State fiscal crisis?
What state fiscal crisis?
At 11:30 am today, the Connecticut Lottery Corporation’s Personnel Committee will meet.
The agenda begins with an executive session to review a “Draft Management Compensation Report.” They will then return from executive session and are scheduled to vote on the meeting’s one agenda item – The Management Compensation Report
Then at 1:00 pm, the full board of directors of the Lottery Corporation will meet.
Agenda Item IV: Executive Session. Topic: “Review of Draft Management Compensation Report.”
Return to open meeting, Agenda Item VI. New Business: “Review and Possible Action: Management Compensation Report.”
Of course, since the Management Compensation Report is presently in “DRAFT” form, the public entity won’t release the document until it is finalized.
Thus, anyone wishing to see the report would need to attend the meeting; wait for the personnel committee’s executive session to conclude and then read it quickly before the vote is taken.
Interestingly, today’s action might come as a surprise to those who are even paying attention to these things considering that at their December 5th meeting, the public was told that “Management continues to work on a compensation study, utilizing KardasLarson as a consultant…The [Personnel] Committee is assessing the data and findings. Management expects the project work to be finalized in the spring.”
Readers may recall that it was only last October that a headline in the Journal Inquirer caught people’s attention with “Top executives, already making six-figure salaries, given hefty bonuses.”
On October 19, 2012, the JI’s Don Michak wrote, “The Connecticut Lottery Corp. has dished out more than $170,000 in cash bonuses to 17 top executives and managers including 10 officials already paid more than $100,000 annually, the quasi-public agency’s records show…The payments in addition to the officials annual salaries ranged from a 6.7 percent bonus for the general counsel the corporation hired last November to a 10 percent bonus for its president and chief executive officer. Most fell between 9.5 percent and 9.7 percent.”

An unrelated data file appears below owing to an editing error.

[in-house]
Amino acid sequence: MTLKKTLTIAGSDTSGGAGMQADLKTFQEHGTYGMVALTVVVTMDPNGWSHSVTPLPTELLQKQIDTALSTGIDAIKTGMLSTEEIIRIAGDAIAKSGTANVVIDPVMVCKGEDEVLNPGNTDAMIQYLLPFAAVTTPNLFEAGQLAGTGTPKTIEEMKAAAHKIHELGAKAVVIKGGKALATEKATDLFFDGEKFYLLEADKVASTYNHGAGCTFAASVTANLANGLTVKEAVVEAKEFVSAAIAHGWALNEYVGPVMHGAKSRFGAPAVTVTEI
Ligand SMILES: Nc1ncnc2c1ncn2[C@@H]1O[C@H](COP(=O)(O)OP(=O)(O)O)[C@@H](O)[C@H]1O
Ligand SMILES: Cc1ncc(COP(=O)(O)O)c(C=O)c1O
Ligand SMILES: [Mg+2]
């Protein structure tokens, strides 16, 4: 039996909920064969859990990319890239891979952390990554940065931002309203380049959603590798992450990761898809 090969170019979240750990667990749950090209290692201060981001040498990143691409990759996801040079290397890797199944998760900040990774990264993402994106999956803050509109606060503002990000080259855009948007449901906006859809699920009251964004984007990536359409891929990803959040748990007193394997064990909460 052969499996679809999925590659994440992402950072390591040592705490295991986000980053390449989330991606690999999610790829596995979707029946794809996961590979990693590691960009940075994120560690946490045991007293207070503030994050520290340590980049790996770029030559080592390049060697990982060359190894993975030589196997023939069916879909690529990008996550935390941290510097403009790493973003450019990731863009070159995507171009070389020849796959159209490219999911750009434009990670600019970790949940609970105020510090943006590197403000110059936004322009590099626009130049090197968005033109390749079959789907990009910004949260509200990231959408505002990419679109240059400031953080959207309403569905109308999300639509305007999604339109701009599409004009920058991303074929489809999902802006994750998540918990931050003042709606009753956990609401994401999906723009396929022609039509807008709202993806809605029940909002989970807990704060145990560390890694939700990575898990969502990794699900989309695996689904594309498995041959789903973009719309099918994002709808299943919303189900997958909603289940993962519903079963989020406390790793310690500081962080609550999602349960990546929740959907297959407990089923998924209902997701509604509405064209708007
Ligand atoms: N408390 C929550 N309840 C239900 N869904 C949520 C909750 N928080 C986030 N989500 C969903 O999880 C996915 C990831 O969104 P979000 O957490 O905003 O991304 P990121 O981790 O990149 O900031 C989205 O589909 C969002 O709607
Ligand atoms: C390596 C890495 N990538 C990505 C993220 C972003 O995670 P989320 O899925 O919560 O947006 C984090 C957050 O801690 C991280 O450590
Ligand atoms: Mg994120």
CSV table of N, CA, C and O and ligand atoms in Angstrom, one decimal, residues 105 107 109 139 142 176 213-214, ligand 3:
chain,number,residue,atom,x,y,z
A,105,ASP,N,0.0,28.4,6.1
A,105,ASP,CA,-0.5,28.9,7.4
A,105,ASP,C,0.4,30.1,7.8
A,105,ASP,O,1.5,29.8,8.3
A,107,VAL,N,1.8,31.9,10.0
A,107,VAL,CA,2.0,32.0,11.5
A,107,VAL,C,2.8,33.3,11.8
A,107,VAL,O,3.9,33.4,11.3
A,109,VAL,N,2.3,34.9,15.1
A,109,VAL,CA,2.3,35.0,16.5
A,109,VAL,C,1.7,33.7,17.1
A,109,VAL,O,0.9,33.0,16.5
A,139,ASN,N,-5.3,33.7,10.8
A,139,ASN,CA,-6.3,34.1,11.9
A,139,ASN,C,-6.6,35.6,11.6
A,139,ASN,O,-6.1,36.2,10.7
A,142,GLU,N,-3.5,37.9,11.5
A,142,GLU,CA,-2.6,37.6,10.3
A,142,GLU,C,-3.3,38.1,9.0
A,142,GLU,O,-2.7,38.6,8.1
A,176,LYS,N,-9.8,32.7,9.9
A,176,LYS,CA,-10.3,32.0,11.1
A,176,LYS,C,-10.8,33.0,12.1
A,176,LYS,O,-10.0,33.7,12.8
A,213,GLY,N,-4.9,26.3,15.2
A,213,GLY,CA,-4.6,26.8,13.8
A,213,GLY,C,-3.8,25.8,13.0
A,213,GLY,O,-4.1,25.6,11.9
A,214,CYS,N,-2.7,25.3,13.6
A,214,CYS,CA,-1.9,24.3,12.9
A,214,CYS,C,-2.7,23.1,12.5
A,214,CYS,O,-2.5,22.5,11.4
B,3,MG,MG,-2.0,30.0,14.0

Although the Lottery Commission’s Board of Directors voted for the “incentive payments” at their September meeting it took a freedom-of-information request by the Journal Inquirer before the Lottery released the details of the bonus program.
At the time, the vice chairman of the lottery corporation’s board of directors and head of its personnel committee, told the JI that the bonuses were deserved, saying, “This is pay-for-performance…”
The Connecticut Lottery Board is made up of 13 members, 11 appointees of various elected officials and two state office holders. The State Treasurer and the Secretary of the Office of Policy and Management serve as ex-officio members of the board of directors. The Governor appoints 5 members, the remaining six are appointed by legislative leaders. Anne Noble, Governor Rell’s former Chief Legal Counsel has been serving as the president and chief executive officer of the Connecticut Lottery Corporation for five years.
All revenue, after paying for game prizes, retailer commissions, and operational and administrative costs are transferred to the Connecticut General Fund on a weekly basis. In fiscal year 2010, the Lottery transferred $285.5 million and in fiscal year 2011, $289.3 million was transferred.
While we won’t know until later what the new management compensation plan will look like, we can be pretty sure, considering their previous actions; the management team will be enjoying enhanced compensation packages in the very near future.
Hopefully some reporters will be at the meeting and cover the story.
Check back later for more details.